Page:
The structural audit policy of the Noida Authority will finally come into effect from April 1, making it mandatory for developers to seek occupancy certificates for new or delayed projects after getting their buildings structurally vetted by an institute empanelled by the Noida Authority and creating a framework for homebuyers to seek quick redress on their complaints about structural defects in existing buildings.
Senior manager (planning) Devendra Nigam said, “Starting April 1, the structural audit report obtained from one of the empanelled agencies would be compulsory with the online application for partial or full OC. If the towers and society are safe from all angles, the developer will get the OC.”
For existing buildings, officials said that if at least 25% of occupants of a building support an audit, they can immediately approach the Authority. A committee led by an additional CEO-level officer would then look into their complaint and decide whether the defect is minor or major. For a major defect, the developer or the AOA, depending on the time elapsed since the OC issuance, will be responsible for engaging an agency for a structural audit and fixing the defect.
“After getting the OC, the builder will be responsible for structural audits for the next five years and rectifying the deficiencies found in the structural audits during this period. After five years, it will be the responsibility of the AOA,” said Nigam.
The Noida Authority has empanelled seven reputed institutes—IIT Kanpur, Aligarh Muslim University, BITS Pilani, Delhi Technical University, Motilal Nehru National Institute of Technology in Allahabad, Malaviya National Institute of Technology in Jaipur, and Central Building Research Institute in Roorkee—for the structural audits. The developer or AOA has to choose an auditor from among them, said officials, adding that the developer or AOA and the institute engaged would mutually determine the audit fee.
Explaining the process, Nigam said, “If 25% or more buyers complain about a defect, the committee would examine the complaint. If the committee decides the complaint pertains to minor defects, the Authority will issue a notice to the developer or AOA, whosoever is in charge, to redress the complaint in three months. If the committee decides the complaint pertains to major defects, a structural audit becomes necessary, which should happen in a month. Then the developer or AOA will redress the complaint.”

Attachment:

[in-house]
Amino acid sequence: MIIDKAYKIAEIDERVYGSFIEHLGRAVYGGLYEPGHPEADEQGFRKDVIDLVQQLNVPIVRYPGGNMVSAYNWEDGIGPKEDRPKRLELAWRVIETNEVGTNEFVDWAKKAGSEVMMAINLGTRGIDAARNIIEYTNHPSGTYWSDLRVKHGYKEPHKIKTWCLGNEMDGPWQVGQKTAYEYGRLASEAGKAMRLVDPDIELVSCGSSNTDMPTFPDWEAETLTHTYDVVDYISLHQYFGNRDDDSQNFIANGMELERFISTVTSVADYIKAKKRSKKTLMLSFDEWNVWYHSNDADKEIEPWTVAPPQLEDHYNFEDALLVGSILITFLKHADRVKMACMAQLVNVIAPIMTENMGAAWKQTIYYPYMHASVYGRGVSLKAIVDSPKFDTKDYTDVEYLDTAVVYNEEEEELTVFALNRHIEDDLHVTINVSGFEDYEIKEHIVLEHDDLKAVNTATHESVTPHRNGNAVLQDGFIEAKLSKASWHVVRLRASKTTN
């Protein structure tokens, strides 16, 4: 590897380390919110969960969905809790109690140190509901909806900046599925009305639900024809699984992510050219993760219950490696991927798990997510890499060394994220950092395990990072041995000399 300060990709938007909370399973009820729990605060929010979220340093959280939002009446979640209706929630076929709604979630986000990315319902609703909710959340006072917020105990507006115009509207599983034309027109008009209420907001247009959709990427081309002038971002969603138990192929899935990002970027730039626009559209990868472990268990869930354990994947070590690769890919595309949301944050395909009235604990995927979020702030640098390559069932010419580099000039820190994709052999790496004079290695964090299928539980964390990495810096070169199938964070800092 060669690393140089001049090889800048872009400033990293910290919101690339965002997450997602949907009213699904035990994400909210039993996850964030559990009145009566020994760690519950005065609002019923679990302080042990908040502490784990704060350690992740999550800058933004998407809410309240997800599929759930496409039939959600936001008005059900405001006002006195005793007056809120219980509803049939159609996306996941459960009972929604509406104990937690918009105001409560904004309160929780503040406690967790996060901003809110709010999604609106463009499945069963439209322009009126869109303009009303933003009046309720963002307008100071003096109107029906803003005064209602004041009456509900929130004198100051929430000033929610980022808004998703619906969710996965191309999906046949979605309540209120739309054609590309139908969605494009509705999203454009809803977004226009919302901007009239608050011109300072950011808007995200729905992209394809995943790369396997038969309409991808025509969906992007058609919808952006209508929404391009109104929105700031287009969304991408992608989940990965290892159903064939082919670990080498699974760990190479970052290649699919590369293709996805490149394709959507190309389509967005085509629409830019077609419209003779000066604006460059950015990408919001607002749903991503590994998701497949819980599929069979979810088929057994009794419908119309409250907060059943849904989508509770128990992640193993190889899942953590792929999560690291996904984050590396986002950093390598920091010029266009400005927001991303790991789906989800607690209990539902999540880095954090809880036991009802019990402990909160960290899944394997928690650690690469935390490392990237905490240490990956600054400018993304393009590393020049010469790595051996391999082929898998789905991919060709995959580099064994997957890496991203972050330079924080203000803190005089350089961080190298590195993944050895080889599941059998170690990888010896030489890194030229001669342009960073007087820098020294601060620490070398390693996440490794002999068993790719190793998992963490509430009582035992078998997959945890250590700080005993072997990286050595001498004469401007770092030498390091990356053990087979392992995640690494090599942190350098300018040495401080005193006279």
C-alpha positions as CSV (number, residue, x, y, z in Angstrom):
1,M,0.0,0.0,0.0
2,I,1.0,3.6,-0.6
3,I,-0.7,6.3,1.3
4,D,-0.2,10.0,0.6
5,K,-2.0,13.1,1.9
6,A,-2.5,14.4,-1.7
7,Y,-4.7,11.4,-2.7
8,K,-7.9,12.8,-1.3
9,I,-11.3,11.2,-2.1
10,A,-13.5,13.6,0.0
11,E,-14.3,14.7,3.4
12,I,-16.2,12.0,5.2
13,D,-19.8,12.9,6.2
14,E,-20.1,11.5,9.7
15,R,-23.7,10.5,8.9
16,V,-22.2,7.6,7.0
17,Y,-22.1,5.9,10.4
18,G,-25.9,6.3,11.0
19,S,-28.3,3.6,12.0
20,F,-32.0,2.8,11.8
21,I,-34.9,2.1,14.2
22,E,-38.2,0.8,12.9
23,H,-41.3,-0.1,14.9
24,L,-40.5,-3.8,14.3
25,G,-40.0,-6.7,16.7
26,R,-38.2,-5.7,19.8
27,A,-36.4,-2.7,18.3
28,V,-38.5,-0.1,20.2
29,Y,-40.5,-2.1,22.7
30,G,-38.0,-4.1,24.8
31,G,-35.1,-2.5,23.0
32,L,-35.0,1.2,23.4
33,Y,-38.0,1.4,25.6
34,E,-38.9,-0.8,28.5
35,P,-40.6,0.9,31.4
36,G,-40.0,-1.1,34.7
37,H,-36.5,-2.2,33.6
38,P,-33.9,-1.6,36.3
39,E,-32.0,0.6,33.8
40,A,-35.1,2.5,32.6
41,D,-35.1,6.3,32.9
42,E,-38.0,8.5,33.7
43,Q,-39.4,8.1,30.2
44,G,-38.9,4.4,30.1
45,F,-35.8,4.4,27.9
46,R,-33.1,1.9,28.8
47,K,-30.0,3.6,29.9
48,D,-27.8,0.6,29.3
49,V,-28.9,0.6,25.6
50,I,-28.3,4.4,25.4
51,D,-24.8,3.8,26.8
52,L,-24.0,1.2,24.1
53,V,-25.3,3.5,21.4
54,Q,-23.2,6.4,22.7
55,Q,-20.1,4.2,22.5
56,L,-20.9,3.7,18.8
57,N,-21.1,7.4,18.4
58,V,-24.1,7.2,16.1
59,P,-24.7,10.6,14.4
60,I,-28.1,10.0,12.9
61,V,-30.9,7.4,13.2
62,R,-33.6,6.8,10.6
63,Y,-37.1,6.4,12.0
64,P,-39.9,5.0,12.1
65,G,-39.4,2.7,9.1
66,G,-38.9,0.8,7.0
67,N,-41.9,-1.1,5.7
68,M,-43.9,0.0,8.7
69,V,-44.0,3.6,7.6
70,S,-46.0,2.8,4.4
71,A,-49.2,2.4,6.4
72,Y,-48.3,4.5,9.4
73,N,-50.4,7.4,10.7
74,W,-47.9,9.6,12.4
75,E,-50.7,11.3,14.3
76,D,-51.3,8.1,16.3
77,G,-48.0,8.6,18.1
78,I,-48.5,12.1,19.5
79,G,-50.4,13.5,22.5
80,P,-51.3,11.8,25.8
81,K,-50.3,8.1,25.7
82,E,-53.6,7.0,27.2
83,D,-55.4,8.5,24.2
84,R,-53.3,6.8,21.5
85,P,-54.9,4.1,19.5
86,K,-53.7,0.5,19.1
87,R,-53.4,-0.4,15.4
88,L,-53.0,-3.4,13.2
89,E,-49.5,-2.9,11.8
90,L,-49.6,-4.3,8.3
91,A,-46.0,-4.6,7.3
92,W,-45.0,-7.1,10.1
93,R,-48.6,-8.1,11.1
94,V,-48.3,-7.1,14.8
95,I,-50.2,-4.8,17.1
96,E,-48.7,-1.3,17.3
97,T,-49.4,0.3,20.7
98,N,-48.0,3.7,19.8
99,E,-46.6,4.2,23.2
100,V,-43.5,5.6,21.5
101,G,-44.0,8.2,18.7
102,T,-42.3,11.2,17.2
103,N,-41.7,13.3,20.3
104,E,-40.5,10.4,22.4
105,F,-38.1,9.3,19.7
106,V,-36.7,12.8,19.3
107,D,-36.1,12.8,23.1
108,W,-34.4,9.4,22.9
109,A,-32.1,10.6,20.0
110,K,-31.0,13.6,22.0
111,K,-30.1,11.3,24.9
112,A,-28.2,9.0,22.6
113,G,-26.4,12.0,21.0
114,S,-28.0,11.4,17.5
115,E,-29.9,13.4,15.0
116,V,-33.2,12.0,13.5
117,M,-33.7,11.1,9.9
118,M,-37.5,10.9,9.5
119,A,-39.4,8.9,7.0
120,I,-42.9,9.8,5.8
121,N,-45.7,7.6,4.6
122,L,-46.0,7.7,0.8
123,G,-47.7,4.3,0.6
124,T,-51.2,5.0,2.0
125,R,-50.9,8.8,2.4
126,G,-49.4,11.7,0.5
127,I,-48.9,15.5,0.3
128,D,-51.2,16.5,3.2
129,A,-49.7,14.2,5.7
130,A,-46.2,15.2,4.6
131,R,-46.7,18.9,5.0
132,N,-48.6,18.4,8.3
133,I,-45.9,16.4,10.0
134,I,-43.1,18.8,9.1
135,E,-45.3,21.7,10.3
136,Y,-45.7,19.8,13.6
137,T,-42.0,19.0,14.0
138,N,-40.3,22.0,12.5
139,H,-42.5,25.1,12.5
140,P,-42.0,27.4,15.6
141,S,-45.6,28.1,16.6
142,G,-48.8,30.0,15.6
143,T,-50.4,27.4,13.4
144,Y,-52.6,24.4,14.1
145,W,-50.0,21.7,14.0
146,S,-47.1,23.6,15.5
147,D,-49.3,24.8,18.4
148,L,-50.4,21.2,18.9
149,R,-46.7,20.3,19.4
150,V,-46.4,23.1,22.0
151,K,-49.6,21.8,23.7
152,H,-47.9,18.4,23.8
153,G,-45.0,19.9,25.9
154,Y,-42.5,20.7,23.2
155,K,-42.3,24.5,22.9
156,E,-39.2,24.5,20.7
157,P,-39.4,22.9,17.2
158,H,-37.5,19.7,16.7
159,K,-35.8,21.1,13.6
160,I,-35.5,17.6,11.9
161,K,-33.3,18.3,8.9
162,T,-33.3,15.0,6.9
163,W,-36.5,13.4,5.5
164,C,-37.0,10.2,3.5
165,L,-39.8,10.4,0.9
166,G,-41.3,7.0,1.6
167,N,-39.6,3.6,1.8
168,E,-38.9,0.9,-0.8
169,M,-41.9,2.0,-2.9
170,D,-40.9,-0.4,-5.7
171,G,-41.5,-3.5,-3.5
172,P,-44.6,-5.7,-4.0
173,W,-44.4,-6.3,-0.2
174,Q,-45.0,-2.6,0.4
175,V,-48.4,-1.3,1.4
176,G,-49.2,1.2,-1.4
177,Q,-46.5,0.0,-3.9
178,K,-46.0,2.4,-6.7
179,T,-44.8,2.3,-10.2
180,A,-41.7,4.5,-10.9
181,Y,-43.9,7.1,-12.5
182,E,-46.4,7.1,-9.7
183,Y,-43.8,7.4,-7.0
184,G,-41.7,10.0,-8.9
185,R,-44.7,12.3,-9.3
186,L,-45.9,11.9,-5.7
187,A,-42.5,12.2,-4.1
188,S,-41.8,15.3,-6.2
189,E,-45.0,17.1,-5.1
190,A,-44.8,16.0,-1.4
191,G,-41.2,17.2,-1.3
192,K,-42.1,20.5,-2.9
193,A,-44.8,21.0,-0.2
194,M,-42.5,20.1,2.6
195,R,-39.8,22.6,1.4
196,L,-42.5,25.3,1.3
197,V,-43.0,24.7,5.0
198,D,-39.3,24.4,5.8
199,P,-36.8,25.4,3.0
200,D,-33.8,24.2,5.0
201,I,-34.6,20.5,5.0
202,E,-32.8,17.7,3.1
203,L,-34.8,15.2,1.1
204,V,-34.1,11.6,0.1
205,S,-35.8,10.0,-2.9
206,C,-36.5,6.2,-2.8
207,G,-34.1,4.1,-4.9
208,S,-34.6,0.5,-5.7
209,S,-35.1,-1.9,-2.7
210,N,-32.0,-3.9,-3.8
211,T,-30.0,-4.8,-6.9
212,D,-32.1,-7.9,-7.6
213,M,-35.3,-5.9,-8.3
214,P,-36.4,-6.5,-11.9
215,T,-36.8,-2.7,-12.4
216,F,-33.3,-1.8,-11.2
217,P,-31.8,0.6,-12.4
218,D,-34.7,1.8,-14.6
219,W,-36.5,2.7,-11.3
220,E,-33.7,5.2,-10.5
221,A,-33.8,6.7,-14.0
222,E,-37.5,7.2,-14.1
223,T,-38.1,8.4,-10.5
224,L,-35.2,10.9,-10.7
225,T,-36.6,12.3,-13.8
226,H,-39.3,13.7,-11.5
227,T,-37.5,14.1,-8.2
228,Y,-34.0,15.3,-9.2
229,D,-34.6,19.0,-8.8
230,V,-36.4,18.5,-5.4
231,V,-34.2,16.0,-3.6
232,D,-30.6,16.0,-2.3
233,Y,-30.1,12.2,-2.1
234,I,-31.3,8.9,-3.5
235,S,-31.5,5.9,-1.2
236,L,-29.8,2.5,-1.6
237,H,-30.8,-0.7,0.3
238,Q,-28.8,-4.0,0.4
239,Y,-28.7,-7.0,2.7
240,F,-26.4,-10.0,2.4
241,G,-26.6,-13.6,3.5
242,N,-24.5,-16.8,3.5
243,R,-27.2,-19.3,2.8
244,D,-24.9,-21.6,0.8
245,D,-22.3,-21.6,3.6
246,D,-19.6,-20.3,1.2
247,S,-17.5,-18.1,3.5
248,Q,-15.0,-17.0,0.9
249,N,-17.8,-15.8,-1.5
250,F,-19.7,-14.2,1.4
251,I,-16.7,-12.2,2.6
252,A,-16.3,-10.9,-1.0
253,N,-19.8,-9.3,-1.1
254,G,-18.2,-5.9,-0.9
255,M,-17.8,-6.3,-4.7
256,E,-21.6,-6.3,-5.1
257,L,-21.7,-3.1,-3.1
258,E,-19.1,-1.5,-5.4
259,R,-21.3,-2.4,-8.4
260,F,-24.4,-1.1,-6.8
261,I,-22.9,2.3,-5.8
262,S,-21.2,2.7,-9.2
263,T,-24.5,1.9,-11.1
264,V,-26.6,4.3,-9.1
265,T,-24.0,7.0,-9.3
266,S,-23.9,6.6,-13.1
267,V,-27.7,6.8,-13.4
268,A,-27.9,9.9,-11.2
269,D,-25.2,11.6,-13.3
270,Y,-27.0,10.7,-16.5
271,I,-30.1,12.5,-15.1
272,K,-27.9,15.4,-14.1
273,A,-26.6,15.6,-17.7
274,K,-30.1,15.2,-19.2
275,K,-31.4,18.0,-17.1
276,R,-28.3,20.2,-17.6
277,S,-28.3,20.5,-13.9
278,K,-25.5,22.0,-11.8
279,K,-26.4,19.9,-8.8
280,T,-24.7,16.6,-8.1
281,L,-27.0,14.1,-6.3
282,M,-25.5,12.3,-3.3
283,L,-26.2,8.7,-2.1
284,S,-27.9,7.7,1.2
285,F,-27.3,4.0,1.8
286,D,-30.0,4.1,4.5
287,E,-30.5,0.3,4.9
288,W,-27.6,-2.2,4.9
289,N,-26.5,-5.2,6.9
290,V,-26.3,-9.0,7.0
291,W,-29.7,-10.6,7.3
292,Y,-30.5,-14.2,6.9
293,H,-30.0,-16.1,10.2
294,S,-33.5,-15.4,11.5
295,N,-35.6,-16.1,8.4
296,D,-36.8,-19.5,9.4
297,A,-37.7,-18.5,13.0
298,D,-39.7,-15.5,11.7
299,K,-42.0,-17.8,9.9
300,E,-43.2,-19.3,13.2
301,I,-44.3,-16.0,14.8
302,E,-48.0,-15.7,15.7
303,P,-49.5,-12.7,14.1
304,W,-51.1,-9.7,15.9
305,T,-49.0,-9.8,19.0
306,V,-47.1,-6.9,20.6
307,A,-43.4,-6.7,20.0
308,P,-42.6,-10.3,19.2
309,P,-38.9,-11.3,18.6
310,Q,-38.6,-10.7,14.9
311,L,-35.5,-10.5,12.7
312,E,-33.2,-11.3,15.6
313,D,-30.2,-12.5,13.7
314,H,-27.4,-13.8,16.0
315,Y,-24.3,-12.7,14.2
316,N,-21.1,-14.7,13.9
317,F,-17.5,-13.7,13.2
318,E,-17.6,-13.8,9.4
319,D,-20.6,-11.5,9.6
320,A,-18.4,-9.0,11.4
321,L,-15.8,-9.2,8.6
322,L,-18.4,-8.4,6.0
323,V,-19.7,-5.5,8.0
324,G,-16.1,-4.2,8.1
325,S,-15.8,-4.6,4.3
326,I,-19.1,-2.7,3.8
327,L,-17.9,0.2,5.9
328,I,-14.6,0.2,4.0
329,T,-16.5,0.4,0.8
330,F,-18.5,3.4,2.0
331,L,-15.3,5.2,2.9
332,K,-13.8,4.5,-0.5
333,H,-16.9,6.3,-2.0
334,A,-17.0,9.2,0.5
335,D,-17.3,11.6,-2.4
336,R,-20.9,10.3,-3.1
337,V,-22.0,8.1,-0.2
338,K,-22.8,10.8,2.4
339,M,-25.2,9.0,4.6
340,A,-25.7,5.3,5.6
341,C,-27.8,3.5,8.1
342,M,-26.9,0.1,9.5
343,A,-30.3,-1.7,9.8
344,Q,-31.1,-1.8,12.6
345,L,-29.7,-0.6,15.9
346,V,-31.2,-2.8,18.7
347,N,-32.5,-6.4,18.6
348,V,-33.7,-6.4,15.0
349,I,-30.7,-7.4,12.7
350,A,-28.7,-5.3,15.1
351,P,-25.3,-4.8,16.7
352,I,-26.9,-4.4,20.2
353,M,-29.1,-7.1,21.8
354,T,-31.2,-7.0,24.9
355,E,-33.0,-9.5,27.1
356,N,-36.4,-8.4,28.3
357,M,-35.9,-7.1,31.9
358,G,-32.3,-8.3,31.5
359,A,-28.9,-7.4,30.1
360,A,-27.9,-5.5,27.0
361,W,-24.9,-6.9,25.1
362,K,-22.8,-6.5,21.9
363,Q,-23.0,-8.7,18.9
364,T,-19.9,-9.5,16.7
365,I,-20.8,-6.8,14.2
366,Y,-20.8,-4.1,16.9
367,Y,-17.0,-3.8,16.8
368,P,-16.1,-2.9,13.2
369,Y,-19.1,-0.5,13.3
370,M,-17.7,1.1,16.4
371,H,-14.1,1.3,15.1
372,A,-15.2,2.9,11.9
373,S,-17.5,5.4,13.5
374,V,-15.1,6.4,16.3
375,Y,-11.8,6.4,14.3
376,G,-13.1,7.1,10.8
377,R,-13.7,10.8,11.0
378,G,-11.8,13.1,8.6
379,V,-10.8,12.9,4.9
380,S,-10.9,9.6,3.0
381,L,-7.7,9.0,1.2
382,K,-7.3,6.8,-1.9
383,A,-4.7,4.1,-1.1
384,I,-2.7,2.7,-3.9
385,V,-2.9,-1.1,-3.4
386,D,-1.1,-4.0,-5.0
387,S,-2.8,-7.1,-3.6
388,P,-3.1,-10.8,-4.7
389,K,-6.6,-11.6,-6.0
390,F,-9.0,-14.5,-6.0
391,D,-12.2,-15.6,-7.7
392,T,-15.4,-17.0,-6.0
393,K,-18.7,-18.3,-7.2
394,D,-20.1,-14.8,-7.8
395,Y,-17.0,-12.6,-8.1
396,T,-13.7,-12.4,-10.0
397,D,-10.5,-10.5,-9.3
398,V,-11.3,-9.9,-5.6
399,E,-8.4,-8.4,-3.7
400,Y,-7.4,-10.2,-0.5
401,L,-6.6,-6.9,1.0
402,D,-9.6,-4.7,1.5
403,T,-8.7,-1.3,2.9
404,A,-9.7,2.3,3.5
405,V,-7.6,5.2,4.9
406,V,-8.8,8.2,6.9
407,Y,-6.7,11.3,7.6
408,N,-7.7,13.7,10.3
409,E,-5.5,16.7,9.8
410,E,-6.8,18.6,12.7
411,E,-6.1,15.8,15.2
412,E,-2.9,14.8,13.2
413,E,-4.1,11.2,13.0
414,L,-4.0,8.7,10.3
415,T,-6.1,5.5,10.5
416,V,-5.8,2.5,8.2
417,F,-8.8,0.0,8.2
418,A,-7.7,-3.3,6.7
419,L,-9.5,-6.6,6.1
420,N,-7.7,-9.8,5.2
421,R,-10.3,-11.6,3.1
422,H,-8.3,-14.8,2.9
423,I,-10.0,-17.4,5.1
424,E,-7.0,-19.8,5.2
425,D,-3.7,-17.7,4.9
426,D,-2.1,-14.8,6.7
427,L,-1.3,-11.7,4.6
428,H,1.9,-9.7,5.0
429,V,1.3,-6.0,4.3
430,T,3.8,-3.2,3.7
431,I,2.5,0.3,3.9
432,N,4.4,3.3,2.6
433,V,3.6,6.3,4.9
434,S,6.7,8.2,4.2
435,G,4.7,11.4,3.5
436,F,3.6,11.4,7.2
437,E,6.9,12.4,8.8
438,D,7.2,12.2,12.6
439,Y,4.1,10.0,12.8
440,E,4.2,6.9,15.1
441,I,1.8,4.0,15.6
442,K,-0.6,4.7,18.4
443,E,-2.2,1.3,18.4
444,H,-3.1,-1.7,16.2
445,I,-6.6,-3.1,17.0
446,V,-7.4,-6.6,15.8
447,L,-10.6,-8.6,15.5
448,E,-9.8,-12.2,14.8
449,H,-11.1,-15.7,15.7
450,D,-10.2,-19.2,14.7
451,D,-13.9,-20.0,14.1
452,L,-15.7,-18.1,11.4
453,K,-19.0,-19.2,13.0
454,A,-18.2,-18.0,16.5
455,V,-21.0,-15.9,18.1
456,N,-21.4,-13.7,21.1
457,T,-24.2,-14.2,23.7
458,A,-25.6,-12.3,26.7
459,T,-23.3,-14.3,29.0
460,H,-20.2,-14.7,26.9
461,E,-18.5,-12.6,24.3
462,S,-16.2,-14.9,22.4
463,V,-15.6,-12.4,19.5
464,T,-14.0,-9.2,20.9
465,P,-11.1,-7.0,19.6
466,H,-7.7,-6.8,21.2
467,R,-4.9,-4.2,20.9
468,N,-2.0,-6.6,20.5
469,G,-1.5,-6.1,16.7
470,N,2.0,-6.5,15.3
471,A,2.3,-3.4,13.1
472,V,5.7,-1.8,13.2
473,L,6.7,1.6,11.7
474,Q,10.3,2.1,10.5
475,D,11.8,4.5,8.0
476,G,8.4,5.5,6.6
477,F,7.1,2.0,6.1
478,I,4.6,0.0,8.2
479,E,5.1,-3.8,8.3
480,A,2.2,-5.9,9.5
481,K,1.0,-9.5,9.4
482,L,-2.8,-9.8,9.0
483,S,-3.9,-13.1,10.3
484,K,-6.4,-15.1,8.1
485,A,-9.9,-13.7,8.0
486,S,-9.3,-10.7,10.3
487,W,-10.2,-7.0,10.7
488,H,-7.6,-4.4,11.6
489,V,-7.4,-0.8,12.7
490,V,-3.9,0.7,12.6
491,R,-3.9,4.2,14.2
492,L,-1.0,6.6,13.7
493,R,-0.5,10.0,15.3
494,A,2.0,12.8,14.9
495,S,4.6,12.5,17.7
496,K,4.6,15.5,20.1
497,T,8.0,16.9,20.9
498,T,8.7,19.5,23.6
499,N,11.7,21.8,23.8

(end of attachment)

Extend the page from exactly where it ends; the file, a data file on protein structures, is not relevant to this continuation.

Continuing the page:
He added that if the developer fails to ensure the completion of the audit within the prescribed period, the Authority will get the audit done through a consultant and add the amount to its liability. In the case of the AOA, the Authority will recover the amount from the management board through a recovery certificate.
“If the structural audit report reveals that a building needs several repairs and retrofitting, the developer or AOA will have to start work at the site in a month and complete the same in six months. The committee can extend this period on a case-to-face basis,” said Nigam. “If the AOA or developer does not start the work, the Authority will act as per the provisions of the Industrial Area Development Act.”
Manoj Gaur, president of CREDAI (NCR) and CMD of Gaurs Group, welcomed the appointment of reputed technical institutes for the structural audit of buildings. “All the CREDAI registered developers are already getting structural audits from institutes. But, this move will bring clarity and transparency to the process and increase buyers’ confidence,”